Urban Agriculture, Racial Capitalism, and Resistance in the Settler-Colonial City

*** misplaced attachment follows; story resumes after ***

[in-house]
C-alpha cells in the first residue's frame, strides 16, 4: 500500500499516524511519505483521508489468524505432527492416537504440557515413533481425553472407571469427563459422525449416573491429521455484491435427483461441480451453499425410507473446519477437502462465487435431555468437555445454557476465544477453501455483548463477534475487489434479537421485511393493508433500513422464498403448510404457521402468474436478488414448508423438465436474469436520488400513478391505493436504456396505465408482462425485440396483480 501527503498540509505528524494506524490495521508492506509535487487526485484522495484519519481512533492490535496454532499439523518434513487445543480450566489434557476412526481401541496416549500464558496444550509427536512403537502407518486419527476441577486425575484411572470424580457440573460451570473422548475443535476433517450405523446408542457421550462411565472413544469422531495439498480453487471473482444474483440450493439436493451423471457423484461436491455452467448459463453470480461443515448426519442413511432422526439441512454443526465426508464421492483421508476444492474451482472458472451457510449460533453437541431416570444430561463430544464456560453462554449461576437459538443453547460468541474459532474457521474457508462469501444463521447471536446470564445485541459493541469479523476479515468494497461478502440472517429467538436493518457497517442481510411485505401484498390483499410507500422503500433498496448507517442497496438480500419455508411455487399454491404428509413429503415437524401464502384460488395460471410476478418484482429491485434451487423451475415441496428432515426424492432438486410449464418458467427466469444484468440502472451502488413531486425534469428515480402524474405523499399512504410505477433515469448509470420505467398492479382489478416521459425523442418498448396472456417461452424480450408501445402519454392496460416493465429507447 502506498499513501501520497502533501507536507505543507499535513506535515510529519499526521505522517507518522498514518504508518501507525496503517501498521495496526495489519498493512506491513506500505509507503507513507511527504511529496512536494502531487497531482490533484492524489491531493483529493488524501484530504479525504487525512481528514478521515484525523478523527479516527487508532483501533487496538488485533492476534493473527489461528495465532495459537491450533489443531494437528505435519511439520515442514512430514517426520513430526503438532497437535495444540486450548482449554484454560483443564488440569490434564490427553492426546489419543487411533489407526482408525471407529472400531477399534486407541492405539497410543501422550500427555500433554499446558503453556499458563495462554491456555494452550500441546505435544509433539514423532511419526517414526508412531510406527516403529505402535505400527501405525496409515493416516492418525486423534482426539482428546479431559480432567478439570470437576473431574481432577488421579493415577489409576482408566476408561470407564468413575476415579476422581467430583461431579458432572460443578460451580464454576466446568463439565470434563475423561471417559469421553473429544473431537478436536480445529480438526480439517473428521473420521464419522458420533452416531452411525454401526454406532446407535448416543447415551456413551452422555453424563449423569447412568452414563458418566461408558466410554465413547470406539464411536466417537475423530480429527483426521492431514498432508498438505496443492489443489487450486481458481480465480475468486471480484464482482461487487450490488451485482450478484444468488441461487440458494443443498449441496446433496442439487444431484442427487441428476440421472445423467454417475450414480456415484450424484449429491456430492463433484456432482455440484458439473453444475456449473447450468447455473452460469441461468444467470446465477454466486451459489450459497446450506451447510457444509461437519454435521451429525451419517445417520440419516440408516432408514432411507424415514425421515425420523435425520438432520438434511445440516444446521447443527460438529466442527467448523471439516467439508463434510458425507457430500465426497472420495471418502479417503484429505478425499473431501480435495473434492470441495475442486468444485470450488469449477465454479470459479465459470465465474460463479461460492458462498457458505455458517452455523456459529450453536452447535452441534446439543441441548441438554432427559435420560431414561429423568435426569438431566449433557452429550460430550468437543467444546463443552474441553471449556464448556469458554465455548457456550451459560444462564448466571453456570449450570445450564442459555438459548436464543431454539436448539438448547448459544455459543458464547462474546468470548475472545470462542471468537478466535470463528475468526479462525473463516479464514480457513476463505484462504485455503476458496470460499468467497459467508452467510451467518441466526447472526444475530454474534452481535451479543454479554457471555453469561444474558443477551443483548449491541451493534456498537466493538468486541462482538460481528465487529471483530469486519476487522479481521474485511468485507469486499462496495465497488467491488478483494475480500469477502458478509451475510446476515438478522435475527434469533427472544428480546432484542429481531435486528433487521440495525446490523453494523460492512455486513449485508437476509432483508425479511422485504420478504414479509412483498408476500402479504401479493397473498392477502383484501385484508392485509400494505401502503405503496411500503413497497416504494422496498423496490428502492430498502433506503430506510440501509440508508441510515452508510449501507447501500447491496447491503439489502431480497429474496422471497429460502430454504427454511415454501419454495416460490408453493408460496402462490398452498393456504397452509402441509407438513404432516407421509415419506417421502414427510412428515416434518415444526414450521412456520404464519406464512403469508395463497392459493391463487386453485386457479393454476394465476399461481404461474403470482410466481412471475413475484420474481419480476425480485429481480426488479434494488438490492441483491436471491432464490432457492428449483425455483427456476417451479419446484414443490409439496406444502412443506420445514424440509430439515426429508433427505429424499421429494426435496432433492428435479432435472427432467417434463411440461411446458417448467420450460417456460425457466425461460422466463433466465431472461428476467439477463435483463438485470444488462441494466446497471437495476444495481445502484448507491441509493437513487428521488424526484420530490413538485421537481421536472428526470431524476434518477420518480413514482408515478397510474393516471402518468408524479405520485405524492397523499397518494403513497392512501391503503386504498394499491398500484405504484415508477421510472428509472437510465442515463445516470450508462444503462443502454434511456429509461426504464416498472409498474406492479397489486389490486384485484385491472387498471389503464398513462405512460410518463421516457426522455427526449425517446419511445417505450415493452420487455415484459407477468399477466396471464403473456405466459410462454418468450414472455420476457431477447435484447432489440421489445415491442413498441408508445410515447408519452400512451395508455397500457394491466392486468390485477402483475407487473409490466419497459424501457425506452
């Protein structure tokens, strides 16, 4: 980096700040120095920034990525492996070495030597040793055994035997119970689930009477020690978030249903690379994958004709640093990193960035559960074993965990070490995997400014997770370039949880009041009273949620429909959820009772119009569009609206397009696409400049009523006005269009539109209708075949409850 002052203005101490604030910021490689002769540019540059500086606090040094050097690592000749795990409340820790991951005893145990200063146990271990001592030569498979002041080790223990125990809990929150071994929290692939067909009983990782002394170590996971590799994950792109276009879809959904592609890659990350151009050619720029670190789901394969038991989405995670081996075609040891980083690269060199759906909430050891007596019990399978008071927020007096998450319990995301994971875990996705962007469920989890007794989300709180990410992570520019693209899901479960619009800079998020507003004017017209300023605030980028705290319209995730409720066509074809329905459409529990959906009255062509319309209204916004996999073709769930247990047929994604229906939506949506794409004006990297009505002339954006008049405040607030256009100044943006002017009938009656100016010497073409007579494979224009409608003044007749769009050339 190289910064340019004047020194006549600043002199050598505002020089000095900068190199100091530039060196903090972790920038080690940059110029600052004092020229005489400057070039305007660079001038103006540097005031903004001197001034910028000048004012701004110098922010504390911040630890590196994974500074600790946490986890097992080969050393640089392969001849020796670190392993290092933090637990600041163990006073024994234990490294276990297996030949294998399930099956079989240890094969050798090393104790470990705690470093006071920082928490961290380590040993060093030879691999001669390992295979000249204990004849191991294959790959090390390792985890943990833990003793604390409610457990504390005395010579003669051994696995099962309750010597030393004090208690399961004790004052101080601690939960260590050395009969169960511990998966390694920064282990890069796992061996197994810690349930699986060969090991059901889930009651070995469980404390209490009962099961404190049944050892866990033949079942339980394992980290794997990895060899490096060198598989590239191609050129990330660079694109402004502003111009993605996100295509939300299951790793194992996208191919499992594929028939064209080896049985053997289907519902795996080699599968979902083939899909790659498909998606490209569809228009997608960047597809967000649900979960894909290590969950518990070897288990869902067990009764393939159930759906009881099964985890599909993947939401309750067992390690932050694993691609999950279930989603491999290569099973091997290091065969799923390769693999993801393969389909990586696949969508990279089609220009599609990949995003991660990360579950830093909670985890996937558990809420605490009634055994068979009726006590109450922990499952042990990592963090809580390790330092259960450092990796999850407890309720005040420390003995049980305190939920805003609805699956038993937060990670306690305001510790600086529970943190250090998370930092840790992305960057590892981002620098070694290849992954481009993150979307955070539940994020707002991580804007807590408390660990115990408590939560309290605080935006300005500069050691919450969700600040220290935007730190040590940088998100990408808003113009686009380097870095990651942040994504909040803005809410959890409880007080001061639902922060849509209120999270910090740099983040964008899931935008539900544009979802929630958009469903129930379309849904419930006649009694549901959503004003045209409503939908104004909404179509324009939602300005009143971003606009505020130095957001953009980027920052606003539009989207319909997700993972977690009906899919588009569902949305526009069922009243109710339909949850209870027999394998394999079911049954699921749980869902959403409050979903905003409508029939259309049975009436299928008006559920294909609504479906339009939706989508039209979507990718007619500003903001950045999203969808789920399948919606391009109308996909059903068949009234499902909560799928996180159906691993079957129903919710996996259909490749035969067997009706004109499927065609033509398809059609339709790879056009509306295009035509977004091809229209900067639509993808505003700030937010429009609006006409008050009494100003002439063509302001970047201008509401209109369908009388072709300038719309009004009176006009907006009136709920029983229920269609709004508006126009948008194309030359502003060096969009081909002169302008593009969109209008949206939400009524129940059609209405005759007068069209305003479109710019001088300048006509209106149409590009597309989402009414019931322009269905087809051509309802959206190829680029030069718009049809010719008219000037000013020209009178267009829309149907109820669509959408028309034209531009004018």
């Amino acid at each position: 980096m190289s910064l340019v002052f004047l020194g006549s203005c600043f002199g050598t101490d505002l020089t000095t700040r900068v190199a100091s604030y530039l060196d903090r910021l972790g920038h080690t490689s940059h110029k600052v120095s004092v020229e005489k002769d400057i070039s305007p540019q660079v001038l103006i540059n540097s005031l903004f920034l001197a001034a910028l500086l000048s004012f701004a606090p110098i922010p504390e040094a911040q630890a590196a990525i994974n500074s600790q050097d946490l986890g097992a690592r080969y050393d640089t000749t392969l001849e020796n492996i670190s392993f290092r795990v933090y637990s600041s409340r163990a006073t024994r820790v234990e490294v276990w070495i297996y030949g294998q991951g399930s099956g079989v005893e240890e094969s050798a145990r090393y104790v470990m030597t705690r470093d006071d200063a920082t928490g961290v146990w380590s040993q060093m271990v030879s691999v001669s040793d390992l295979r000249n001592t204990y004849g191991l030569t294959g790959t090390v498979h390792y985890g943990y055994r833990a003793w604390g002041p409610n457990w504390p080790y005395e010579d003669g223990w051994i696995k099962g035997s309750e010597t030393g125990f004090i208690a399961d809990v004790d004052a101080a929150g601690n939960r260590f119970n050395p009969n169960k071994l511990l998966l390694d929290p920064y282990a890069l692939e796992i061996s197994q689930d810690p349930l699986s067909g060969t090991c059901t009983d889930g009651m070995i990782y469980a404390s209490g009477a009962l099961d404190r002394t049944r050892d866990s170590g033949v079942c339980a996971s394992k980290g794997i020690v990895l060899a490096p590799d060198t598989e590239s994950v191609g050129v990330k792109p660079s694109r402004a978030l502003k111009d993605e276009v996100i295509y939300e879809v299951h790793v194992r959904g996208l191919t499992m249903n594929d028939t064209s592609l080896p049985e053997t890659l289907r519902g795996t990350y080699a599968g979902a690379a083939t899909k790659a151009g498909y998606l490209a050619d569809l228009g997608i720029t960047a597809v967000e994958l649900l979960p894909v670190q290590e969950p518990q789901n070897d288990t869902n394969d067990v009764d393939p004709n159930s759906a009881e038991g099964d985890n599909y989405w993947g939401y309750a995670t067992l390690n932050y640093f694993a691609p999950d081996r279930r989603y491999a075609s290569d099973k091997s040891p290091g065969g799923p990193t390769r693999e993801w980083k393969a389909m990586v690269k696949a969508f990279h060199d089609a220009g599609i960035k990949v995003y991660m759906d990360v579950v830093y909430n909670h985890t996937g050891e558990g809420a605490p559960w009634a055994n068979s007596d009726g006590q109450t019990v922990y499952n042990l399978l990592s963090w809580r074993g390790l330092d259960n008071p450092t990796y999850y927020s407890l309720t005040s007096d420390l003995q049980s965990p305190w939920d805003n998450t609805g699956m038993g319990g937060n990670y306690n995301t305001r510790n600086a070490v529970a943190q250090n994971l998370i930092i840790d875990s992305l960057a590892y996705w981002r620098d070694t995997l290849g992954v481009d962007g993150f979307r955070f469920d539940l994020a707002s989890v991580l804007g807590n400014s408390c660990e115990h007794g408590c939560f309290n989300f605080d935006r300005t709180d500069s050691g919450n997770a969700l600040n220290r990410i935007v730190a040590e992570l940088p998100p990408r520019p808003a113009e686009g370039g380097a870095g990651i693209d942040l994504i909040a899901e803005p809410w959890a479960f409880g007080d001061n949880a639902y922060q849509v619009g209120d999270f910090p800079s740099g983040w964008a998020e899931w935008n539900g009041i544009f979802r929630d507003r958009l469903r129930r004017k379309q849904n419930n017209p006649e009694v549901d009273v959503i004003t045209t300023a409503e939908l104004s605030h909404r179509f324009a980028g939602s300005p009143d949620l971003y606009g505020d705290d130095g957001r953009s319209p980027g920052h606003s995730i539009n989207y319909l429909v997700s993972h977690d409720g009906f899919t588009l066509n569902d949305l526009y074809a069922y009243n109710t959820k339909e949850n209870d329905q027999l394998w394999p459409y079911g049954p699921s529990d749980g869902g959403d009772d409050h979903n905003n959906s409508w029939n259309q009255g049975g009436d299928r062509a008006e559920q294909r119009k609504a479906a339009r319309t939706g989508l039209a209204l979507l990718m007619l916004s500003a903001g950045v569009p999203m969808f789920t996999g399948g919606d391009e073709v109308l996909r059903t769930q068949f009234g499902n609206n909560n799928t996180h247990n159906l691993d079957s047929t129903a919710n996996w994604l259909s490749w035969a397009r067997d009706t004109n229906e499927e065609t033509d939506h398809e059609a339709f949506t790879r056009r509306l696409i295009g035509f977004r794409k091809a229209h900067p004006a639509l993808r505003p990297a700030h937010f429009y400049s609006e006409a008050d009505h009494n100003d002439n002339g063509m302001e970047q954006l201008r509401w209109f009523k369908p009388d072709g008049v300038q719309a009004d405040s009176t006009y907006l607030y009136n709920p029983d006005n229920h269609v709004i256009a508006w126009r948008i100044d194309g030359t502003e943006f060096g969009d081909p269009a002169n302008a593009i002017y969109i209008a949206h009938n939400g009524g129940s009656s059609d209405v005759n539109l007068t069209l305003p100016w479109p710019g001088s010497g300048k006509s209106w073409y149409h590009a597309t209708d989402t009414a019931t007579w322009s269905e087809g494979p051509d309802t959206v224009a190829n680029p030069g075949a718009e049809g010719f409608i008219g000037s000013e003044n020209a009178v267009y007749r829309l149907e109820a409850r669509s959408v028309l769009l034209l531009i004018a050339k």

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Recent scholarship on urban agriculture (UA)—the production of food in cities—argues that UA can both undergird and resist capitalist accumulation, albeit often at different spatio‐temporal scales. Scholarship that explicitly examines how UA, capitalist development, and racial difference work through one another, however, is less extensive. In this review, I propose that the lens of racial capitalism can elucidate UA's contradictory motivations and outcomes. As an analytical framework, racial capitalism considers how distinct forms of colonization, settler colonialism, and White supremacy function relationally as part of a unified system of capitalist accumulation built on the exploitation of racialized human and spatial difference. By focusing on UA's contributions to racial Othering, the racialization of space, and dispossession, on the one hand, and on struggles of resistance and self‐determination, on the other, this review attempts to sheds new light on the dialectical, “both/and” nature of UA, while also addressing recent calls to consider how settler colonial logics persist in the contemporary North American city.

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